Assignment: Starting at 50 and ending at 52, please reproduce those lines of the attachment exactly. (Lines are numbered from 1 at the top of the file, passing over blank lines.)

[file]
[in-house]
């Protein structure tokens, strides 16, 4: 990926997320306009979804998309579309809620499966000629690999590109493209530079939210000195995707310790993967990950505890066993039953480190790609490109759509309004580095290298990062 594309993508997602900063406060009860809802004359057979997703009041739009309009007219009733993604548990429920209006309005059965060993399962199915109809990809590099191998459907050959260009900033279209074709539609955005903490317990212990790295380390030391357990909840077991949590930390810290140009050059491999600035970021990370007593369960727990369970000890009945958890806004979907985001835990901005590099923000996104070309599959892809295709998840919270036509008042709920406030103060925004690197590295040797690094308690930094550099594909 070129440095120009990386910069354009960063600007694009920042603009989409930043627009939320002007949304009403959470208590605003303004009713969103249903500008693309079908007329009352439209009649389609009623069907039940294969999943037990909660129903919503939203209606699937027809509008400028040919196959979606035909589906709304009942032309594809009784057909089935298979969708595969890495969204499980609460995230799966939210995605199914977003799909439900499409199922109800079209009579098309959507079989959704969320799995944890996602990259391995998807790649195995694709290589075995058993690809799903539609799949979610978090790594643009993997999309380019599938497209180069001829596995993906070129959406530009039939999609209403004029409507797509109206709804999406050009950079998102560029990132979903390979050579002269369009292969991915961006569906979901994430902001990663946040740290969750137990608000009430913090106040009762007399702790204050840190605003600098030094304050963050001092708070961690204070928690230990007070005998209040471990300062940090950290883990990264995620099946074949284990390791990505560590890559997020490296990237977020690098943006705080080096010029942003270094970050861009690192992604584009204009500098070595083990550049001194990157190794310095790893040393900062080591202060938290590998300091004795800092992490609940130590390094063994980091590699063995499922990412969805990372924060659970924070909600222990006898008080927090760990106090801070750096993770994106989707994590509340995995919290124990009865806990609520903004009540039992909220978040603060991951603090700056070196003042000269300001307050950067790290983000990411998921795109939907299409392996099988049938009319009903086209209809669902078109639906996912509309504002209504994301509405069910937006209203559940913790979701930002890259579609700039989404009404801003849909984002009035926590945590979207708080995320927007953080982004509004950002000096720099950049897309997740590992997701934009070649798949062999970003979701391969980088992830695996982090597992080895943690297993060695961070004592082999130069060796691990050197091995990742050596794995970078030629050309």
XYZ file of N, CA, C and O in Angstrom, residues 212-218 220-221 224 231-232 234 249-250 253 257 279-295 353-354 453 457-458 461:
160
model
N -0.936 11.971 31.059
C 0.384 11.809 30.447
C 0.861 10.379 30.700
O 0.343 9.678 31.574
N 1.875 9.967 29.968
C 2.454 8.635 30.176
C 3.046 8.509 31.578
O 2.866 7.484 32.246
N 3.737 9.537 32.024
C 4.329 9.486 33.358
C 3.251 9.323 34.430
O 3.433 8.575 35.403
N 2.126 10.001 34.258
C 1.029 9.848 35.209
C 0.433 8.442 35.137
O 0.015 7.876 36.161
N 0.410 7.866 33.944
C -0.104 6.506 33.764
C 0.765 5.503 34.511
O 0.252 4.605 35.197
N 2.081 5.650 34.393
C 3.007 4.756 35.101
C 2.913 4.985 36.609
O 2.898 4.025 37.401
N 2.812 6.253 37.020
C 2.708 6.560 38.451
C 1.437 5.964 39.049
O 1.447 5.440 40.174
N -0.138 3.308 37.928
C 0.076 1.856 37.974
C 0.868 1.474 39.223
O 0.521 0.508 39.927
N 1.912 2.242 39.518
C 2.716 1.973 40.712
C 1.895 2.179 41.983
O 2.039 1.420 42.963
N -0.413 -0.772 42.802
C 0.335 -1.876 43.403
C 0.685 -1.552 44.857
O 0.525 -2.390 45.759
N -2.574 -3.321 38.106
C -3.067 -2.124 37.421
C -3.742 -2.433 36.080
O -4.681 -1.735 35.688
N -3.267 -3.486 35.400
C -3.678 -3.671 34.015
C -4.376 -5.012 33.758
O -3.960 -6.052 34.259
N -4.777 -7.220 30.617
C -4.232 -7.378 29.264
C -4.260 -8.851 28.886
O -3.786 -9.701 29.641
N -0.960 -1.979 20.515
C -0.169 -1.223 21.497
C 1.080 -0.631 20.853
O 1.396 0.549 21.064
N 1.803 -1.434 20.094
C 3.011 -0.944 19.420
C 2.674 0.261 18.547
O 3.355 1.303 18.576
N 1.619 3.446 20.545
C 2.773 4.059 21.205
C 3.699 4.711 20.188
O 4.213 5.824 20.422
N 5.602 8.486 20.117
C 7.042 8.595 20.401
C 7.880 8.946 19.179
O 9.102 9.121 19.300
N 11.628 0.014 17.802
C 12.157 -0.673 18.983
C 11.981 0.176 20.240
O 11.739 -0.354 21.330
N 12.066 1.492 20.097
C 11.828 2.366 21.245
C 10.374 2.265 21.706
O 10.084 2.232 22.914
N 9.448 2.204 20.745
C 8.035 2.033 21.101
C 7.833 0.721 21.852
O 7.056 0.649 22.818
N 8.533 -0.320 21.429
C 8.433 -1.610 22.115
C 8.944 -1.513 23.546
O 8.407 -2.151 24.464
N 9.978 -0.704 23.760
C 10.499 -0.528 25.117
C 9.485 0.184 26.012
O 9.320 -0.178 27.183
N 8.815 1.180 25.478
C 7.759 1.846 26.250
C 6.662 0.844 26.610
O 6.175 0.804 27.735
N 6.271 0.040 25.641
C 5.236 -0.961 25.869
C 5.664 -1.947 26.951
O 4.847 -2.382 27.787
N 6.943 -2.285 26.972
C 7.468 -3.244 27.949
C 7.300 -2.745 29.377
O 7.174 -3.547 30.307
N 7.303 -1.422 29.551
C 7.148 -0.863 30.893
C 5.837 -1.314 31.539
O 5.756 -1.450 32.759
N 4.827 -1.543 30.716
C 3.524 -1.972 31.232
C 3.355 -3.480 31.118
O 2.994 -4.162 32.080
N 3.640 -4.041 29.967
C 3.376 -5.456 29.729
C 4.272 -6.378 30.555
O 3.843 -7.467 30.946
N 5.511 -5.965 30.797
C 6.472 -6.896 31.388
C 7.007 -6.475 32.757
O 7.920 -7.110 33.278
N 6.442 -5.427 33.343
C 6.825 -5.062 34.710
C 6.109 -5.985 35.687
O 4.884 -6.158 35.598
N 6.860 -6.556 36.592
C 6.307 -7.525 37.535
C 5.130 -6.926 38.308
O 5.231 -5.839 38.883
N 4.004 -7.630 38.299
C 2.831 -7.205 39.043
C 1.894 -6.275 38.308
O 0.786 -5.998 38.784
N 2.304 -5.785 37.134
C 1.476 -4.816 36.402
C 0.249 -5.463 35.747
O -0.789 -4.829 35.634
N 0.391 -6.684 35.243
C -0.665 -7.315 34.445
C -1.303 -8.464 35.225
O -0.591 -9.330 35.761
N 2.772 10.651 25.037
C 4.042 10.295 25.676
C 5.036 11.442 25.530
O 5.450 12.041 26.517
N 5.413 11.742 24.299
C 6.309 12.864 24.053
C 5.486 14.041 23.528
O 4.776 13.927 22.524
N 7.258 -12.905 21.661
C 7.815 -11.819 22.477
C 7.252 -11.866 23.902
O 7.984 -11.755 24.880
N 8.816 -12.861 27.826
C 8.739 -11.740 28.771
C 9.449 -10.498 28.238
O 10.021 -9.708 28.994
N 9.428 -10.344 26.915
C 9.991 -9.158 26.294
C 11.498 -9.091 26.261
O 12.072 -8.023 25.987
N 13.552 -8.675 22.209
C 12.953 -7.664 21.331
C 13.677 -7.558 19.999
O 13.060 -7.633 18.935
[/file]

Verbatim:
N -3.267 -3.486 35.400
C -3.678 -3.671 34.015
C -4.376 -5.012 33.758